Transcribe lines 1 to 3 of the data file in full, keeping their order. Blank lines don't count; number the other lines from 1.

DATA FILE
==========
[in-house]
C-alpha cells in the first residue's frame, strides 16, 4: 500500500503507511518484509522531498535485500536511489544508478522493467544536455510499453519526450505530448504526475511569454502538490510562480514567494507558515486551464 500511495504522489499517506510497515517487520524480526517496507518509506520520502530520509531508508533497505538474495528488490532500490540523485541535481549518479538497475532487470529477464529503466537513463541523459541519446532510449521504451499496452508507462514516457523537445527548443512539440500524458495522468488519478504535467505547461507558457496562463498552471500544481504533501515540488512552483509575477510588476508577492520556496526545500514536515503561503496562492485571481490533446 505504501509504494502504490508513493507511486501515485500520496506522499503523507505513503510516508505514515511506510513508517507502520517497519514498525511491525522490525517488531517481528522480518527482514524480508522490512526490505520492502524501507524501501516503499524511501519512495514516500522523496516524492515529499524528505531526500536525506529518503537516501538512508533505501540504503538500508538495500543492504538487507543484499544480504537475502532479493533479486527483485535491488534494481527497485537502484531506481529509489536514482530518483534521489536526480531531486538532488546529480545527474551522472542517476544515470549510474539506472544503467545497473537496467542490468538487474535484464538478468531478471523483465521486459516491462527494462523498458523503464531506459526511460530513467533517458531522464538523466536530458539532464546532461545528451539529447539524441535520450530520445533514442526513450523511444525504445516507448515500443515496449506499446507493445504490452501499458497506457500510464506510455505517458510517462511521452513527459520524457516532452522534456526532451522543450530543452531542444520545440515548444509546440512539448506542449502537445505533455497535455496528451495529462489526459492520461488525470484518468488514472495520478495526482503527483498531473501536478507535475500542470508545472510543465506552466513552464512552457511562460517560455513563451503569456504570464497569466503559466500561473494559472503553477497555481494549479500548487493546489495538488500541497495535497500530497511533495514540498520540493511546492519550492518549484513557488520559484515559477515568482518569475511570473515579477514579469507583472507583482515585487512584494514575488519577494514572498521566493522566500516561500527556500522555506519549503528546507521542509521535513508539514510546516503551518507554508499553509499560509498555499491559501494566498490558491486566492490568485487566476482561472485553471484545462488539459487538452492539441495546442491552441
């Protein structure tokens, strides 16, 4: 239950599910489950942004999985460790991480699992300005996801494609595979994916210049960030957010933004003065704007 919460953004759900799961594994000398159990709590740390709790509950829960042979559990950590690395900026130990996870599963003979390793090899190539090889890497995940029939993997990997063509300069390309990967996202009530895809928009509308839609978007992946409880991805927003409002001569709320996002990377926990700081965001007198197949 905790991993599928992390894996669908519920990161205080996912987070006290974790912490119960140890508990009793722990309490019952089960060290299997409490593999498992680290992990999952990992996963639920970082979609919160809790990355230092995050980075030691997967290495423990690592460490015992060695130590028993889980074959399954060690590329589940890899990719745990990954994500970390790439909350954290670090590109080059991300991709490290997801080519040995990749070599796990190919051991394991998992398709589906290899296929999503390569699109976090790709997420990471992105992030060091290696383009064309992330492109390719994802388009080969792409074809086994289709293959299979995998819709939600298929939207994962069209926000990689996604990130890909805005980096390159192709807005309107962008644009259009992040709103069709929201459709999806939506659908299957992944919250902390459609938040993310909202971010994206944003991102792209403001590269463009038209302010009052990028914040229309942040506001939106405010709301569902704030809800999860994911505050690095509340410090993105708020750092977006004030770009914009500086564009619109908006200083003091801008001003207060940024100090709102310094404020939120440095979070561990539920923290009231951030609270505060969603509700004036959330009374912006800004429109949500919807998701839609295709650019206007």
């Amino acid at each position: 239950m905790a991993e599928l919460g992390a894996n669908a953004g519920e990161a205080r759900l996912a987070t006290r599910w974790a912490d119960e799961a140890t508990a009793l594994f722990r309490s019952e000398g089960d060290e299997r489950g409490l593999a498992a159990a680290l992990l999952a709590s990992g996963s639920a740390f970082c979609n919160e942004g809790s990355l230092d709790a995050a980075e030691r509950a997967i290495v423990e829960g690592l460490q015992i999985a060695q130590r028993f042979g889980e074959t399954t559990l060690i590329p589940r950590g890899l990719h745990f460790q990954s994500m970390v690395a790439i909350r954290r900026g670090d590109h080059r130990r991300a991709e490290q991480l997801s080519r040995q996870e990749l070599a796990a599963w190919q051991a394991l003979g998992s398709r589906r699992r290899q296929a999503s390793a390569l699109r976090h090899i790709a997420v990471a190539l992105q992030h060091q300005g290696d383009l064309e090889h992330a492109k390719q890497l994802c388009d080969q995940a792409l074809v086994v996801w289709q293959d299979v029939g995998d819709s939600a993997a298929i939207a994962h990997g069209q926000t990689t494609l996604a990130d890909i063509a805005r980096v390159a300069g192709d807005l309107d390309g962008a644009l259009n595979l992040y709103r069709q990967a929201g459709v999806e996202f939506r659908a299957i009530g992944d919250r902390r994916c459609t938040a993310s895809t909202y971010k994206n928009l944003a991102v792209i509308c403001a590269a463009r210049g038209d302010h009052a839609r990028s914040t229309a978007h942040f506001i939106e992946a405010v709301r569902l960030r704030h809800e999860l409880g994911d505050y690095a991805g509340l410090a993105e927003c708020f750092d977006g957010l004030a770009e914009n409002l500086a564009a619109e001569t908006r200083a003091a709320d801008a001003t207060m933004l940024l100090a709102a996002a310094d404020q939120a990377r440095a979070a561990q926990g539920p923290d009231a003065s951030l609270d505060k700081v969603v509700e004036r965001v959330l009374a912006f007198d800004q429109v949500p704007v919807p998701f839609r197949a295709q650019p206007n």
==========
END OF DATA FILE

[in-house]
C-alpha cells in the first residue's frame, strides 16, 4: 500500500503507511518484509522531498535485500536511489544508478522493467544536455510499453519526450505530448504526475511569454502538490510562480514567494507558515486551464 500511495504522489499517506510497515517487520524480526517496507518509506520520502530520509531508508533497505538474495528488490532500490540523485541535481549518479538497475532487470529477464529503466537513463541523459541519446532510449521504451499496452508507462514516457523537445527548443512539440500524458495522468488519478504535467505547461507558457496562463498552471500544481504533501515540488512552483509575477510588476508577492520556496526545500514536515503561503496562492485571481490533446 505504501509504494502504490508513493507511486501515485500520496506522499503523507505513503510516508505514515511506510513508517507502520517497519514498525511491525522490525517488531517481528522480518527482514524480508522490512526490505520492502524501507524501501516503499524511501519512495514516500522523496516524492515529499524528505531526500536525506529518503537516501538512508533505501540504503538500508538495500543492504538487507543484499544480504537475502532479493533479486527483485535491488534494481527497485537502484531506481529509489536514482530518483534521489536526480531531486538532488546529480545527474551522472542517476544515470549510474539506472544503467545497473537496467542490468538487474535484464538478468531478471523483465521486459516491462527494462523498458523503464531506459526511460530513467533517458531522464538523466536530458539532464546532461545528451539529447539524441535520450530520445533514442526513450523511444525504445516507448515500443515496449506499446507493445504490452501499458497506457500510464506510455505517458510517462511521452513527459520524457516532452522534456526532451522543450530543452531542444520545440515548444509546440512539448506542449502537445505533455497535455496528451495529462489526459492520461488525470484518468488514472495520478495526482503527483498531473501536478507535475500542470508545472510543465506552466513552464512552457511562460517560455513563451503569456504570464497569466503559466500561473494559472503553477497555481494549479500548487493546489495538488500541497495535497500530497511533495514540498520540493511546492519550492518549484513557488520559484515559477515568482518569475511570473515579477514579469507583472507583482515585487512584494514575488519577494514572498521566493522566500516561500527556500522555506519549503528546507521542509521535513508539514510546516503551518507554508499553509499560509498555499491559501494566498490558491486566492490568485487566476482561472485553471484545462488539459487538452492539441495546442491552441
């Protein structure tokens, strides 16, 4: 239950599910489950942004999985460790991480699992300005996801494609595979994916210049960030957010933004003065704007 919460953004759900799961594994000398159990709590740390709790509950829960042979559990950590690395900026130990996870599963003979390793090899190539090889890497995940029939993997990997063509300069390309990967996202009530895809928009509308839609978007992946409880991805927003409002001569709320996002990377926990700081965001007198197949 905790991993599928992390894996669908519920990161205080996912987070006290974790912490119960140890508990009793722990309490019952089960060290299997409490593999498992680290992990999952990992996963639920970082979609919160809790990355230092995050980075030691997967290495423990690592460490015992060695130590028993889980074959399954060690590329589940890899990719745990990954994500970390790439909350954290670090590109080059991300991709490290997801080519040995990749070599796990190919051991394991998992398709589906290899296929999503390569699109976090790709997420990471992105992030060091290696383009064309992330492109390719994802388009080969792409074809086994289709293959299979995998819709939600298929939207994962069209926000990689996604990130890909805005980096390159192709807005309107962008644009259009992040709103069709929201459709999806939506659908299957992944919250902390459609938040993310909202971010994206944003991102792209403001590269463009038209302010009052990028914040229309942040506001939106405010709301569902704030809800999860994911505050690095509340410090993105708020750092977006004030770009914009500086564009619109908006200083003091801008001003207060940024100090709102310094404020939120440095979070561990539920923290009231951030609270505060969603509700004036959330009374912006800004429109949500919807998701839609295709650019206007």